Virtual Moving History – Black History Month 2021

Program I — Sun Feb 14, 2021: 4.30pm PST
Program II — Sun Feb 28, 2021: 4.30pm PST

This program will be streamed LIVE on our Facebook Videos page. Chat with the MIPoPS audiovisual archivists on FB throughout the stream!

No password is necessary to view Moving History programs. Donations to NWFF and/or MIPoPS are optional but appreciated.

Pictured above: DrCarl Mack, former president of Seattle’s local chapter of the NAACP, gives a presentation for Black History Month 2003. (Watch it in full here.)

Series - Moving History

To celebrate Black History Month in 2021, MIPoPS is taking a look back through magnetic video materials they’ve digitized, exploring back from the mid-aughts. We’ve found Chad Goller-Sojourner reading his intensely evocative poetry in 2007 – Ossie Davis visiting Tacoma in 2003 to give a rousing keynote about Black labor’s history in the States – teenage tap dancers echoing the footsteps of the Nicholas Brothers in 2000, and beloved Seattleite Sir Mix-a-Lot performing at Judkins Park the year of his first album release, 1988.

All of these are recordings to be cherished, but we invite viewers to keep a couple of things in mind as they watch: these clips are the tip of an iceberg. Think of the unseen volume of history that they suggest. How many more videotapes like them are out there, at a threshold of obsolescence? Home movies, local TV productions, video artwork, and more?

In a golden age of personal storytelling, when the camcorder had become commercially ubiquitous (and eventually affordable), “for posterity” suddenly became a much more diverse set of documents. But as technology marched on, creating and deserting audiovisual formats in its wake, a web of interrelated conditions bogged down materials created by and about communities of color. Unequal access to freedom, wealth, health, opportunities and technologies, all reinforced by the omnipresent class and race biases that undergird American life (archives included)… first these faults stood in the way of the material’s creation, and now they continue to obstruct its preservation.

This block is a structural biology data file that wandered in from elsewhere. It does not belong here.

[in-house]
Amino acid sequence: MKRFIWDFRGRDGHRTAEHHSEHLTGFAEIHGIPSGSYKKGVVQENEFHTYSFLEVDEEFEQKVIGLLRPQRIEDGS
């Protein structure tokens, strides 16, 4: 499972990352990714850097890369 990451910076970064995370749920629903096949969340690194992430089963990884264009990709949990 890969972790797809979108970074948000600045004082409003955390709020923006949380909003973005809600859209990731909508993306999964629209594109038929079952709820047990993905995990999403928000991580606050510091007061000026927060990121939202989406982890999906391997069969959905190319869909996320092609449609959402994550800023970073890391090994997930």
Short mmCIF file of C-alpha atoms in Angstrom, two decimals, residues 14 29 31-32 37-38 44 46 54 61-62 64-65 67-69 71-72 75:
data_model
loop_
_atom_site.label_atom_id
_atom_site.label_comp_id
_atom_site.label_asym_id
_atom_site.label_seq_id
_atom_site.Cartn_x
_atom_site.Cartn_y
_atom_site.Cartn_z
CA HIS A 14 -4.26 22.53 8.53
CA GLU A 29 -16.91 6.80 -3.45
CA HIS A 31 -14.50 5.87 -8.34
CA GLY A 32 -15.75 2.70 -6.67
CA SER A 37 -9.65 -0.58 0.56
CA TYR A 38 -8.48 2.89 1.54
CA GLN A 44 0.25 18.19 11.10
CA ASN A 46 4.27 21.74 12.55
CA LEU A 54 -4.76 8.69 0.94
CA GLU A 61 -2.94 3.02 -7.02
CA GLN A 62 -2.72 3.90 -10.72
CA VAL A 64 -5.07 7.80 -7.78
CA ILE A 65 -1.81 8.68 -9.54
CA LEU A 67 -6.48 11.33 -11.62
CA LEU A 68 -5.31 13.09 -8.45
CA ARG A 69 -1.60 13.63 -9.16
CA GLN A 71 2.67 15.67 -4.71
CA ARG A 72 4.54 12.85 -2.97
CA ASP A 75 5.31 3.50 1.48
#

While this month’s curation highlights Black joy, art, and community, it remains important to consider the unequal endangerment of information stored on videotape. All magnetic media is aging into oblivion, but Black cultural-historical records are less common and self-evidently more precious than white ones. MIPoPS is committed to prioritizing BIPOC-made and -centering material, and supporting public access to it.

Program I — Feb. 14, 2021

“If you’re not careful with history, people will define who we are as a people.” Dr. Mack, former president of Seattle’s local chapter of the NAACP, presents about Black pride, heritage, and history-keeping during Black History Month 2003. Mack’s magnetic personality and gift for collapsing time and place turn history into a profoundly empowering, accessible text – as well as a weapon – for Black liberation.

  • Tap Central Studios students dance at Seattle Public Utilities’ closing celebration for Black History Month 2000 (Feb. 29, 2000)
    SMA Identifier 12619

This rhythm tap performance by young dancers from Tap Central Studios took place at Seattle Public Utilities’ closing celebration for Black History Month 2000. In her introduction, the company’s program director touches on the importance of impressing young people with the significance of Black art forms like tap, to pass on their stewardship to new generations.

  • The Flavor writers and DJs talk hip-hop at a school assembly (Aug. 13, 1993)
    SMA Identifier 8585

By 1993, hip-hop’s ballooning influence and creative energy have attracted swarms of suits, bent on commodifying the genre. Buddah lead singer DMax, writer/performer MC Wild J, and B Mellow, a hip-hop DJ on KAOS FM (among other stations) and staff writer for Seattle rap mag The Flavor, discuss misconceptions about hip-hop with an assembly of teenage students. Drawing a clear distinction between commercially manufactured rap and rap as a powerful, sophisticated tool for storytelling and community-building, the three of them casually serve up a feast of food for thought.